Tesco Introduces Paid Leave For Victims Of Domestic Abuse

By Donna Ahern
Tesco Introduces Paid Leave For Victims Of Domestic Abuse

Tesco Ireland has announced that it has introduced five days paid leave for victims of domestic abuse, with immediate effect.

Tesco has, from today (6 March), updated its current ‘Time Off Policy’ to reflect the new provision for victims of domestic abuse.

Highlighting the necessity of providing paid leave for colleagues experiencing domestic abuse, Natasha Adams, CEO, Tesco Ireland,  said, "Paid leave is an essential factor in escaping domestic abuse as victims sometimes need to prepare to leave the abusive relationship through attending support services, legal services, and counselling; looking for a new place to live and making necessary childcare arrangements.

"These preparations cannot always be carried out during working hours. During this extremely difficult process, it is vital that victims feel certain that their employment and financial independence are protected."

No Minimum Service Requirements


According to this policy, there will be no minimum service requirements for colleagues who need to avail of this leave, and it can be taken retrospectively or in advance, and in full days or half days, depending on their specific needs.

The new provision is already contained in the Work Life Balance and Miscellaneous Provisions Bill 2022 which was first introduced by Government last year, and which is now in the process of being finalised as it passes through the Oireachtas.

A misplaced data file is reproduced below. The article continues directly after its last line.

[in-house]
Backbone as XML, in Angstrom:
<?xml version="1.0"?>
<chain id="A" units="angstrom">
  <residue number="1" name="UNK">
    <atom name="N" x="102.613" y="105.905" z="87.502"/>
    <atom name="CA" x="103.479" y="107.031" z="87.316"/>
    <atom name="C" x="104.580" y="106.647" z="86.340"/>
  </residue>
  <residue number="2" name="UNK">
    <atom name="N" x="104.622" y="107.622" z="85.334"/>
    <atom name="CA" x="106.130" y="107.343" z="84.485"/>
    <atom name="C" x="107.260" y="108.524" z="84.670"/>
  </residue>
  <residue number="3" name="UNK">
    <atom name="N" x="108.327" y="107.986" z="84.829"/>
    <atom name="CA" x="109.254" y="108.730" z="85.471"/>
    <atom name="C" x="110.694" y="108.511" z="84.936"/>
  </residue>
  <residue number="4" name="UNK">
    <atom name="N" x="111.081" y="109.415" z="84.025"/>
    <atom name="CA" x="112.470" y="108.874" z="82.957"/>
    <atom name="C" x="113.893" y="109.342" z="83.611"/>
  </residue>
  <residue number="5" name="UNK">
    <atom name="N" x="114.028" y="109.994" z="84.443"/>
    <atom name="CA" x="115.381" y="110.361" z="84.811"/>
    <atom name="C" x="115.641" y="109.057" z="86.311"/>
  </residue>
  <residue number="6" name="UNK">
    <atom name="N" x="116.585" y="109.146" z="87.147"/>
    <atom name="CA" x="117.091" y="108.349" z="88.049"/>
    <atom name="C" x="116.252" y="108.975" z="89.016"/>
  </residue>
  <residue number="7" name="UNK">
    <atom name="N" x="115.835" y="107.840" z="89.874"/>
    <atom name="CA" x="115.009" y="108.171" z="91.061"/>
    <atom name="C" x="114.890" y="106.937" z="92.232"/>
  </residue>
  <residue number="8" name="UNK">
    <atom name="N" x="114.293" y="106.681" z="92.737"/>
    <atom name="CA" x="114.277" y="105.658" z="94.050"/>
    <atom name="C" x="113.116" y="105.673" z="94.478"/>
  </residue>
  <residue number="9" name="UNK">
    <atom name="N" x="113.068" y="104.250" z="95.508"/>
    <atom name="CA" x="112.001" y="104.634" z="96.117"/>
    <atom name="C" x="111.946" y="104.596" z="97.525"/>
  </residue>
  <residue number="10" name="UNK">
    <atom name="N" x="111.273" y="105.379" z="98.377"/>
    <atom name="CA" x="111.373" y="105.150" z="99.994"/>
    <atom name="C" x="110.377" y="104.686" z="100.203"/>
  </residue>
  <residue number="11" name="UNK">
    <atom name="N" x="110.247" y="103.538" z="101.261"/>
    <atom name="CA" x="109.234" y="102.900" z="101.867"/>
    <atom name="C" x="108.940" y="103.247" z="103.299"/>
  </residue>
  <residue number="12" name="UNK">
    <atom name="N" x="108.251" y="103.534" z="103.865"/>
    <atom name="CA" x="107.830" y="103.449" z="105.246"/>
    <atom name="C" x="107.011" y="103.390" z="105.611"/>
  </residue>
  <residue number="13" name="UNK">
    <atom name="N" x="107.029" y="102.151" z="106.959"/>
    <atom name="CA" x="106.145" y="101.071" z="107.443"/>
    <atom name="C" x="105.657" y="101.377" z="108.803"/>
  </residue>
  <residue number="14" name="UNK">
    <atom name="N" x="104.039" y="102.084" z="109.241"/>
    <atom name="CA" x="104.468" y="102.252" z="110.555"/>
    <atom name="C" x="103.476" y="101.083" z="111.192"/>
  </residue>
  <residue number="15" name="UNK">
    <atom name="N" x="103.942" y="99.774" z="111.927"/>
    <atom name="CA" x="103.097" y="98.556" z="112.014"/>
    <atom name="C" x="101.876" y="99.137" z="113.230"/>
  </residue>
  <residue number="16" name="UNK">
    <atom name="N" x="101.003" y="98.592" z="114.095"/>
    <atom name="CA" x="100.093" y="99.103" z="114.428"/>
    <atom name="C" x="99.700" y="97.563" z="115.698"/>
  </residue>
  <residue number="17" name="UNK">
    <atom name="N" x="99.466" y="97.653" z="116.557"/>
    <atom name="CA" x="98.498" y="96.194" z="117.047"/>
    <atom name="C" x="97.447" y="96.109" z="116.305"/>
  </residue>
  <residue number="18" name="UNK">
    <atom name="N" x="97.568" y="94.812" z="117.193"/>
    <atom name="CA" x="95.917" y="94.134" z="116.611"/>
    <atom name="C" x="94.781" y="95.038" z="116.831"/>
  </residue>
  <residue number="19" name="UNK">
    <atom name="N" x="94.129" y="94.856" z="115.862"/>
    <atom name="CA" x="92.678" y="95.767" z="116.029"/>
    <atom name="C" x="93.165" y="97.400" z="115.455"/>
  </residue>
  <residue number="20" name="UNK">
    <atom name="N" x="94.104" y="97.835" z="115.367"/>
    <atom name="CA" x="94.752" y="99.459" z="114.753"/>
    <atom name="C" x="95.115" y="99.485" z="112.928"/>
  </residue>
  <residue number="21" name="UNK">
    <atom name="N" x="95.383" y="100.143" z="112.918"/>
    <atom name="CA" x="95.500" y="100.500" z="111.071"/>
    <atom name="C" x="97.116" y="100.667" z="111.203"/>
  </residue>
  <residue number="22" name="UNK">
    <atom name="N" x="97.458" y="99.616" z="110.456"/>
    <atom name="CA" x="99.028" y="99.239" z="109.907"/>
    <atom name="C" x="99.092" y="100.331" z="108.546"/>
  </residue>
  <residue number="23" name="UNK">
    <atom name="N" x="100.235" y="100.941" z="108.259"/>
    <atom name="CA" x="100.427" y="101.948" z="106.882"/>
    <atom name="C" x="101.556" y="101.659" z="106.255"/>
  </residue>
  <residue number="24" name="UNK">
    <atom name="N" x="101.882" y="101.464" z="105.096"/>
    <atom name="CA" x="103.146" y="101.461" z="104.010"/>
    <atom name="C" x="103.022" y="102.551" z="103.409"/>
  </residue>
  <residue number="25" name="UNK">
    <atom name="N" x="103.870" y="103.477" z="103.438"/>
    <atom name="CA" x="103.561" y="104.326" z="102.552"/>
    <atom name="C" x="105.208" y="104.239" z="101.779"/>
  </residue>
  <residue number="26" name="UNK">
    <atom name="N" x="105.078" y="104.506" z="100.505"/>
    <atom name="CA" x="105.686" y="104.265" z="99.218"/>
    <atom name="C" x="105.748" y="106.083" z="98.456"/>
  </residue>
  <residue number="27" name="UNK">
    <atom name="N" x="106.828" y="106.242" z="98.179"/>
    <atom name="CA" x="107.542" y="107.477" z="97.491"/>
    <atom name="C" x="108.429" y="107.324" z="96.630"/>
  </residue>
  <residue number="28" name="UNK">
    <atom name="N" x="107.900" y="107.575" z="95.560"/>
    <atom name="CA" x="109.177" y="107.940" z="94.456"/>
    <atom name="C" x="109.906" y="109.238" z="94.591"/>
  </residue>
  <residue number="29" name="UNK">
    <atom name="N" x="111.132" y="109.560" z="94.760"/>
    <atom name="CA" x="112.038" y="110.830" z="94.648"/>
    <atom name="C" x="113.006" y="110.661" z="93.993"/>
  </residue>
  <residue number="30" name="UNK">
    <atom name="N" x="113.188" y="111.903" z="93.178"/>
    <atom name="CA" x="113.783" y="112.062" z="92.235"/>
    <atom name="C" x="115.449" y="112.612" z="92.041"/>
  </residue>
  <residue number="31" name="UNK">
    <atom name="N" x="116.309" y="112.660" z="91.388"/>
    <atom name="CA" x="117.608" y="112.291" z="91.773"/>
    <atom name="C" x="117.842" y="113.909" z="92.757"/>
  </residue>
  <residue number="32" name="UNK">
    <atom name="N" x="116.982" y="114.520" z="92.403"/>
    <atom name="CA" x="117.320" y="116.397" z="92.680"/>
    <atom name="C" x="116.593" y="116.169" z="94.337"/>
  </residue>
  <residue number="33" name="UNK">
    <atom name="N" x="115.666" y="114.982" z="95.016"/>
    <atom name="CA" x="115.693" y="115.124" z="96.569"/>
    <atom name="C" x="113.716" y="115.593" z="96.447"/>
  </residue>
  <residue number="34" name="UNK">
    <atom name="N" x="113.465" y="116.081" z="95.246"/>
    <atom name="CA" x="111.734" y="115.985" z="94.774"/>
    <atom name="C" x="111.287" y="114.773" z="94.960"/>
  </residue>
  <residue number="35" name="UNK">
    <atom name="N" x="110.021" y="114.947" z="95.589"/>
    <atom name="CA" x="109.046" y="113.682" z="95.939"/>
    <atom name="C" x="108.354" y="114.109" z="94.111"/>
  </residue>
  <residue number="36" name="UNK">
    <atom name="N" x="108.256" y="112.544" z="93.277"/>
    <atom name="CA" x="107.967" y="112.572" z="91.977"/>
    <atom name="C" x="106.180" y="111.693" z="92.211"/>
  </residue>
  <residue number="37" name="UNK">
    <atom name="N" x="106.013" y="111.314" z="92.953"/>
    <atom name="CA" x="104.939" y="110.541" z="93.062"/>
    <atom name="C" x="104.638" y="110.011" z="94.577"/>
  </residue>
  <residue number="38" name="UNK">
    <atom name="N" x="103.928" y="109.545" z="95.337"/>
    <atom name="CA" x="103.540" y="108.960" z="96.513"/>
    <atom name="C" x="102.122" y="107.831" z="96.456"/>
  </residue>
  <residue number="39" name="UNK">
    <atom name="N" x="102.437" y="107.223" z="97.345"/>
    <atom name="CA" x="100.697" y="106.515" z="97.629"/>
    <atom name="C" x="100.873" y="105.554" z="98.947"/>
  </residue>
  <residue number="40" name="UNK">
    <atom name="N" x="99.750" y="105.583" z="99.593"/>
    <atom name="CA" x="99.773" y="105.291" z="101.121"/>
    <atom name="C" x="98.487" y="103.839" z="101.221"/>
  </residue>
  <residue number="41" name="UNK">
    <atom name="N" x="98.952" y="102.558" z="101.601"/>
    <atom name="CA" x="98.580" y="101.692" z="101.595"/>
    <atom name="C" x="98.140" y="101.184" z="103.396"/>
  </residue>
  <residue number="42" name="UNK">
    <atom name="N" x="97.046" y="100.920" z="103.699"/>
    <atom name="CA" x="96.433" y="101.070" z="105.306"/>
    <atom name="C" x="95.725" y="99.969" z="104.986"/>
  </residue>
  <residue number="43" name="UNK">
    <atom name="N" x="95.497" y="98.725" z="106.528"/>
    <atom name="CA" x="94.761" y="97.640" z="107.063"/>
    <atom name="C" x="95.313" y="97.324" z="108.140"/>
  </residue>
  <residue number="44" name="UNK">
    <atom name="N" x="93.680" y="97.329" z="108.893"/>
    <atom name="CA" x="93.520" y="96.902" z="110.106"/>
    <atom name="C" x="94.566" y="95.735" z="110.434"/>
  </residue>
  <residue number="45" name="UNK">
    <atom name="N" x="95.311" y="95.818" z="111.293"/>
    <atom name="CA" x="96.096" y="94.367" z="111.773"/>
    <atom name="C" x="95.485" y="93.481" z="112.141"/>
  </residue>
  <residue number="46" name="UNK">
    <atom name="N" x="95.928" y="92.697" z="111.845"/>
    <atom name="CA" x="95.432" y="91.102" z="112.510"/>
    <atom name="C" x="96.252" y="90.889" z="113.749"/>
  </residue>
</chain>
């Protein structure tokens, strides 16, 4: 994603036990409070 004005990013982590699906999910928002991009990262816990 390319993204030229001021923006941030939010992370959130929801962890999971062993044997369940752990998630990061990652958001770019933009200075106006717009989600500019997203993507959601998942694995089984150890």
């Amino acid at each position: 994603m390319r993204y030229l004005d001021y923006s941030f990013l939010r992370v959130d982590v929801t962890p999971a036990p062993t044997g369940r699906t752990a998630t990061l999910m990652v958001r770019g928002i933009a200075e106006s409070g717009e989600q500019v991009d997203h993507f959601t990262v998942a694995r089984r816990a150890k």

While the Bill is expected to be enacted into law later this year, Tesco Ireland noted that it has taken the pre-emptive step to roll out the domestic abuse leave provision without delay.

A key feature of this paid leave is that it will be recorded with a specific absence code to safeguard the privacy of the colleague and if taken, it will not be included in the colleague’s overall absence percentage as it is treated separately to sick leave.

Arguably one of the most important features of Tesco’s new leave policy is that it recognises the difficulty and trauma associated with making a disclosure about domestic abuse and therefore colleagues are not required to submit proof of domestic abuse to avail of this leave.


Not A Female Centric Issue

While launched ahead of International Women’s Day, Adams highlighted that Tesco Ireland is fully aware that this isn’t a female centric issue; it affects all forms of relationships.

"We are committed to supporting our colleagues, reflecting their individual circumstances and challenges," she added.

"As one of the largest private sector employers in the country, we are proud to play our part in contributing to the whole of society response,” she concluded.

The move will make it the first major Irish grocery retailer to introduce this important support for its 13,000 colleagues.


Read More: Tesco Ireland Launches ‘The 25 Years Community Fund’

© 2023 Checkout – your source for the latest Irish retail news. Article by Donna Ahern. For more retail news, click here. Click subscribe to sign up for the Checkout print edition.

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